Slanted shelves for the shoes, horizontal shelves for glasses and sunglasses. But it didn’t start out to look like this…
As usual, my projects begin with some requirements, like, the project will be built here, in this closet. That’s something I can’t change, like I can’t change the requirement that it contain shelves for shoes and glasses, and that it also has to have hooks to hang hats. Exactly how that gets implemented is the artistry of a cabinet maker. And when I’m working for someone who trusts me to deliver excellence, it’s a lot easier to deliver excellence. Here is how it happened.
Location, Location, Location
The house is big, but this closet is not so big, it’s only about 20” deep and less than 5’ wide. And its shaped oddly, where half the back wall is angled at 45 degrees and ends in a sharp point. But it’s just right to hang hats, to collect sunglasses, and to stash a collection of mens shoes and boots.
That 45 degree wall is a problem, so is that wall safe with no known combination (what if it had a bag of jewels in there?), but the biggest problem is those walls. They are masonry, so no nails, and they are not very flat. And that 45? it isn’t really 45, more like 42.5, in a wavy, unsure kind of way.
The shelves will tilt at a 17 degree angle and the tilted shelves for the two back walls join with a butt joint where they meet. That will be an interesting miter, and there will be others. For a small space, it packs lots of challenges, and leave it up to me to make it worse! I convinced them that to make it look right, the walls really should be panelled. Over masonry? Did I actually say that?
So, Here We Go
Pergo flooring was my choice; Handscraped Heritage Hickory was his choice. Pergo is prefinished and about 3/8” thick. So it wont consume much valuable space (compared to 1 1/2” with a 3/4” board on top of a 3/4” nailer), and I wont have to apply finish in that tiny closet (more on that, later). Naturally, the ceiling couldn’t be flat and straight, it was sloped on one wall and curved on another. I attached the flooring using PL 400 construction adhesive, but to hold it as that glue set (hours), I hot glued it in place. That worked great, other than the times I got the hot glue on myself …it’s HOT! There’s a cutout for the safe. I’ll l have to make a trim ring for that. But first, a discussion about materials choices.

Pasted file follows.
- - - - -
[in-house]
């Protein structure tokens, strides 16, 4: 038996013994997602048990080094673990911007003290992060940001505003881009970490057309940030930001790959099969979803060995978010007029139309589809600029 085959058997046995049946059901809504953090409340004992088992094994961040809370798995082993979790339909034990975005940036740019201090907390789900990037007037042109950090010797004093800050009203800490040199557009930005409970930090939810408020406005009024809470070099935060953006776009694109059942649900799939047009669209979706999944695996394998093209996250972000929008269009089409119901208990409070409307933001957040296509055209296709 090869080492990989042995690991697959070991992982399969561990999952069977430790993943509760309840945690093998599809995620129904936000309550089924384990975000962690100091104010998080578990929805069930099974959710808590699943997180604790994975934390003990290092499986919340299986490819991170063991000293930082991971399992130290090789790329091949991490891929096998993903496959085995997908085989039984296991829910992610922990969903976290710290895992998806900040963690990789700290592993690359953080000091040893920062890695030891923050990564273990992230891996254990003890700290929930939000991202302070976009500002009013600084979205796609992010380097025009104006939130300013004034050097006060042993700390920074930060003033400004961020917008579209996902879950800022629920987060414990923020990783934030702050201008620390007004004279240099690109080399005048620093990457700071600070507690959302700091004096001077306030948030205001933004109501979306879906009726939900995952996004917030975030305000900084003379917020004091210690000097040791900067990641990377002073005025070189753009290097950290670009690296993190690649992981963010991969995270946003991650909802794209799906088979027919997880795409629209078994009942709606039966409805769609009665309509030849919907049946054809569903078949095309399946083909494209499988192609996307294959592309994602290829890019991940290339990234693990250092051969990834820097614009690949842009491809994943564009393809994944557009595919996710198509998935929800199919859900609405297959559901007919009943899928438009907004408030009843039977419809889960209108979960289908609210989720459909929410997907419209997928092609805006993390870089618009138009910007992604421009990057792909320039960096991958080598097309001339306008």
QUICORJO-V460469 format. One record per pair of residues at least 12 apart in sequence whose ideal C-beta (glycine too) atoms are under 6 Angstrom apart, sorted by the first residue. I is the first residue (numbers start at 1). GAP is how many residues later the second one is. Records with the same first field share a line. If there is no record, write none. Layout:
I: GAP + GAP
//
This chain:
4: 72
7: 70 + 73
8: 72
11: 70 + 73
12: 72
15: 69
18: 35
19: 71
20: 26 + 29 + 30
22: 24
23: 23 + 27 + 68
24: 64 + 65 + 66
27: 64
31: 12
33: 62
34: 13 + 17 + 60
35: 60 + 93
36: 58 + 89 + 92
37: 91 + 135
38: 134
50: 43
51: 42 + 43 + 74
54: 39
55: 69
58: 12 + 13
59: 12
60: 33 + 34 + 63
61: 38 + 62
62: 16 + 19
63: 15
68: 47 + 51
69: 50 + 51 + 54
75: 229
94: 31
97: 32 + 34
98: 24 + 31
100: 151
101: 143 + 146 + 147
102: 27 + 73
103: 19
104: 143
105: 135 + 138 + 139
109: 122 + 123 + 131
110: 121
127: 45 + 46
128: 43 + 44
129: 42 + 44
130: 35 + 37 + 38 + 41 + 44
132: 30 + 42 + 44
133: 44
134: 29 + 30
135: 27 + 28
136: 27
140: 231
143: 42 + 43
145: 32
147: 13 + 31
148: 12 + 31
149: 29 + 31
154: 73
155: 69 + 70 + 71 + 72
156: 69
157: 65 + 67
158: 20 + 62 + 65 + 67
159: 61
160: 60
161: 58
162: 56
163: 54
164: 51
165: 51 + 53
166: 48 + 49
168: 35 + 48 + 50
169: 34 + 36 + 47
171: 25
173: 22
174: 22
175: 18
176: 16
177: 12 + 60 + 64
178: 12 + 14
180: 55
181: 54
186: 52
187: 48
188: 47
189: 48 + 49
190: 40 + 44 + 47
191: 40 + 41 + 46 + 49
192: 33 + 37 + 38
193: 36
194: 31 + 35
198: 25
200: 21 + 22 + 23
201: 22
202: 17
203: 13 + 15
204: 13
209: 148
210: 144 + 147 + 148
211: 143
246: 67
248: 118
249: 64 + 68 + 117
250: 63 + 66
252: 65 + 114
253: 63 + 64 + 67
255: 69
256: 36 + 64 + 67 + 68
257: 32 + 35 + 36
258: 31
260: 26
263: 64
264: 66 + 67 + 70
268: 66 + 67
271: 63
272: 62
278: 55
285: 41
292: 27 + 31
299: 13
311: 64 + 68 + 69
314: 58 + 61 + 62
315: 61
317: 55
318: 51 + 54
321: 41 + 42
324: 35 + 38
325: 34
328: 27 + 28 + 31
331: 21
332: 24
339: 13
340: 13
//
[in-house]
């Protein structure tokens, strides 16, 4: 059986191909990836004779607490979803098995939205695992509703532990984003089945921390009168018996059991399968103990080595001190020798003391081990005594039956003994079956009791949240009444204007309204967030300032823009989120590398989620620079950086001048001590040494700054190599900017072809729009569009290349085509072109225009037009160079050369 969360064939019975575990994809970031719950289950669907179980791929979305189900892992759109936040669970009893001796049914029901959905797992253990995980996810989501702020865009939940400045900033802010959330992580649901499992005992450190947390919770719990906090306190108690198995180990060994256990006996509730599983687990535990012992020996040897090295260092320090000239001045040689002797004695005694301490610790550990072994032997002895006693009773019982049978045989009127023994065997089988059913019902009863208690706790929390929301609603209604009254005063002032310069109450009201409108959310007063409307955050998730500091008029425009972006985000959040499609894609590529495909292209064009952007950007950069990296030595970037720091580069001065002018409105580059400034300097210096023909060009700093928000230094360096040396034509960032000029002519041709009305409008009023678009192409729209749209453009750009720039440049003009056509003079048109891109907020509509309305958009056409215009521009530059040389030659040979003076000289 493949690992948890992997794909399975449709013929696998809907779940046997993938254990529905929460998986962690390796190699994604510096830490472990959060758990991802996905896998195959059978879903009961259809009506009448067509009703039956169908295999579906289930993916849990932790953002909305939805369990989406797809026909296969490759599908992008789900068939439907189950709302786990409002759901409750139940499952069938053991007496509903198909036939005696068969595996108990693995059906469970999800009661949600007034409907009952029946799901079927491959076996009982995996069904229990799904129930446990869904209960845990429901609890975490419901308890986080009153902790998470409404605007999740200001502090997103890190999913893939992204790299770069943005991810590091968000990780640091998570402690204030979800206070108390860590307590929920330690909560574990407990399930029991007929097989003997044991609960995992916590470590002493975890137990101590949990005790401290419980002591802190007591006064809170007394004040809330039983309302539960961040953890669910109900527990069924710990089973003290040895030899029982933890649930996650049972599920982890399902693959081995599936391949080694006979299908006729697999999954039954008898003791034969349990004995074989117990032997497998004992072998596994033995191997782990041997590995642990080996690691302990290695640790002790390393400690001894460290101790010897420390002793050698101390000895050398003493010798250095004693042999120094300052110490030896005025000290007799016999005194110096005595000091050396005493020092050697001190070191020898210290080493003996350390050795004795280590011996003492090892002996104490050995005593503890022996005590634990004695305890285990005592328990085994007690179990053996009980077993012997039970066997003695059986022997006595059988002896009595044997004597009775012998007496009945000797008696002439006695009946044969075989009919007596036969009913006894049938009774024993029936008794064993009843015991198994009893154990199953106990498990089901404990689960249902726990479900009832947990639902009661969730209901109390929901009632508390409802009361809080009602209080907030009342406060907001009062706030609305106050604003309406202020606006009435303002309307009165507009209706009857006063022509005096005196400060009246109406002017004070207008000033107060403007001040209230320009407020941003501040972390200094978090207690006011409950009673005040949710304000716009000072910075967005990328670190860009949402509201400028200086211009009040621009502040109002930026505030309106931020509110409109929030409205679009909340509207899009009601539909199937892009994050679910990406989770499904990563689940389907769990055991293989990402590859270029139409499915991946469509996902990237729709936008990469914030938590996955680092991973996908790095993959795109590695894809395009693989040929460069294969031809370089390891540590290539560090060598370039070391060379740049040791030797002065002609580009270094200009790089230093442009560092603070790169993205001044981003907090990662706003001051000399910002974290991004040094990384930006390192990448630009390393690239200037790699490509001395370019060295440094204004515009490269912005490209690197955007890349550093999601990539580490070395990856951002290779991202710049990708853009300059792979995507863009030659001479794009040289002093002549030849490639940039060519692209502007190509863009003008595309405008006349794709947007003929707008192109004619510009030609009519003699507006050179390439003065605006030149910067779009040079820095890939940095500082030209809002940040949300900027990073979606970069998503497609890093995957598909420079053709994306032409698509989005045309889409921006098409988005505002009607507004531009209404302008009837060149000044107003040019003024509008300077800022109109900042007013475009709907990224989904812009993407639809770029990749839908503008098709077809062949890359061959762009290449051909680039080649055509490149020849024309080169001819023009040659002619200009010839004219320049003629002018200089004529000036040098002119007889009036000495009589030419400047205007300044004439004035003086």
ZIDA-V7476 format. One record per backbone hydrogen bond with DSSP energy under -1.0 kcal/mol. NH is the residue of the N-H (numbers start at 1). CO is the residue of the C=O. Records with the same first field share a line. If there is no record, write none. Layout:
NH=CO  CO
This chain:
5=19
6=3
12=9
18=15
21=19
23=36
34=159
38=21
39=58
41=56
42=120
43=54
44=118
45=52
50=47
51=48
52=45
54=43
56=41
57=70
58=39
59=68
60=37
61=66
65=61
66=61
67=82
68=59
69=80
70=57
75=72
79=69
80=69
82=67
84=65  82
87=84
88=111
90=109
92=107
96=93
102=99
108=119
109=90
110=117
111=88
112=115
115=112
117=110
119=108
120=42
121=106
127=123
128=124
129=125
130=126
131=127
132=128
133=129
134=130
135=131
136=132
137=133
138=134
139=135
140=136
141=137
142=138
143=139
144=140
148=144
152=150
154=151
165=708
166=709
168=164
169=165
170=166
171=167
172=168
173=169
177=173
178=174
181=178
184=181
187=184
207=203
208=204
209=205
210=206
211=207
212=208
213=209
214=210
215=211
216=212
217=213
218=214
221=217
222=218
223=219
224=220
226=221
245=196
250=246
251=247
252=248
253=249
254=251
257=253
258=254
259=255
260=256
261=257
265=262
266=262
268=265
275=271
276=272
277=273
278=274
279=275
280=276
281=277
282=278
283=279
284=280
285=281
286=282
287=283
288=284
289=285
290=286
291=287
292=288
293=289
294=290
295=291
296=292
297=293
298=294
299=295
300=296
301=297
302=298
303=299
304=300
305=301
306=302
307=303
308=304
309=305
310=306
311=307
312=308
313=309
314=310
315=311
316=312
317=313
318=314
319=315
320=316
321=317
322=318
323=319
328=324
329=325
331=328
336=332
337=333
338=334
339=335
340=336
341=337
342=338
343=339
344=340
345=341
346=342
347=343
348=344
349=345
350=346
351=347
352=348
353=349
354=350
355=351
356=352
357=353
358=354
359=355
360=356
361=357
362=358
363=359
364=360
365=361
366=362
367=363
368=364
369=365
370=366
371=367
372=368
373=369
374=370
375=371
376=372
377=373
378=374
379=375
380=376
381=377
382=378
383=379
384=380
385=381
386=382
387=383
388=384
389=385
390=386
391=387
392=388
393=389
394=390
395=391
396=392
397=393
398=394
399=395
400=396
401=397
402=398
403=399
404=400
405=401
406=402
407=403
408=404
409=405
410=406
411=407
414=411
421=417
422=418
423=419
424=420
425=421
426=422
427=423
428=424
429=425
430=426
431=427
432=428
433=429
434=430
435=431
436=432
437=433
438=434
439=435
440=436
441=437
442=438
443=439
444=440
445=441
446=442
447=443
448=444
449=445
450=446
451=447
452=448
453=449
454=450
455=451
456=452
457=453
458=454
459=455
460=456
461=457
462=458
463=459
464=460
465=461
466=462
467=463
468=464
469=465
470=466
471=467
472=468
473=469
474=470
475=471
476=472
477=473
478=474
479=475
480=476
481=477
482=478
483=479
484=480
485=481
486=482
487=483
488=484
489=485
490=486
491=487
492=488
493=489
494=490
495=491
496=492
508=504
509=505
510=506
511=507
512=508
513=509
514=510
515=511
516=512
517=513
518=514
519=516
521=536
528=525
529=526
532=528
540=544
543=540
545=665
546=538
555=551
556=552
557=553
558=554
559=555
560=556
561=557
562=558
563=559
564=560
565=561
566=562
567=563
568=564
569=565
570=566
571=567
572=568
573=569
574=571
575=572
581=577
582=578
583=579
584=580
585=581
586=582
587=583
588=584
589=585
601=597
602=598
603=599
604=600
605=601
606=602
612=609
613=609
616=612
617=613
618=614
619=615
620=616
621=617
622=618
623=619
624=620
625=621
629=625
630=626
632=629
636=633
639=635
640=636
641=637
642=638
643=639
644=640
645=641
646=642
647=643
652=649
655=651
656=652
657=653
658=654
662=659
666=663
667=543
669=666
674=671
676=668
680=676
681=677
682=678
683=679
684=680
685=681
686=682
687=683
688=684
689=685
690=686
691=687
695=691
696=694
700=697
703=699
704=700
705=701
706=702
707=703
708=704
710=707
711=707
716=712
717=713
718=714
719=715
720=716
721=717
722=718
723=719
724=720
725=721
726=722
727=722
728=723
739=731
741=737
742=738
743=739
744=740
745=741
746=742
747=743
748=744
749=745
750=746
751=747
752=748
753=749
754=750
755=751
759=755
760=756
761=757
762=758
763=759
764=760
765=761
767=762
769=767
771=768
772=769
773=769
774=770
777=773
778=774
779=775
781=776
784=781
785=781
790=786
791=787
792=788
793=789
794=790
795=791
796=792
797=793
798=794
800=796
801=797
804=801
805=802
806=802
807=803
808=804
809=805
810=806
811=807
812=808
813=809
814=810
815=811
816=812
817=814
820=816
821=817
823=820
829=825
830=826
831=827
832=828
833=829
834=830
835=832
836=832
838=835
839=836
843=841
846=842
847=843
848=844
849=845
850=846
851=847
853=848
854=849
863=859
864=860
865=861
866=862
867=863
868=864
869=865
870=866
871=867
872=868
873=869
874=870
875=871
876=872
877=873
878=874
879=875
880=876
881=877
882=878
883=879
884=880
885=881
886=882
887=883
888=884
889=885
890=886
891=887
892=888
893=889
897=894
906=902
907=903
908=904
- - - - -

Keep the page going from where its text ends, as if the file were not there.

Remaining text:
I wanted to do live edge shelving, but I couldn’t find enough wide 5/4 boards. I had three long, wide Sycamore boards in my garage that I thought would do nicely. They were rough 5/4 boards, so I spent a few days straightening and flattening them, then cutting them to rough, oversize dimension. Then I decided …I didn’t like them, not interesting enough!
I found this instead. This is Honey Locust, another species local to the Northen Ohio area. The Honey Locust has a much stronger grain pattern that I thought would look better with the hickory panelling, and I could get it in the wide width I needed for shelves.
So, I flattened and straightened, and dimensioned this wood, too. But I wanted another species to give the shelves some contrast. I needed to add a heel catch strip near the top of each shelf, and I wanted to add a thicker nose at the front. I could use another species for those parts. I had some Curly Maple, so, yeah, that would look good, if I could get the color right.
It’s Coming Together
Part of the project was a place to hang hats. My client had lots of hats, from cowboy hats to flat Irish hats. We also had an assortment of hooks, old brass hooks, and some newer wrought iron-look hooks of different styles. I arranged the hooks to fit as many hats as I could without overlapping. I also used the hooks to hide the blue Tapcon masonry screws that fastened the hook rails to the wall. You can see I also added ledgers below for the shelves. Those ledgers were made of the Sycamore I dimensioned before. The last picture shows shelf brackets I made, also of Sycamore. The brackets were stained and clear coated later, but neither those nor the ledgers will be visible.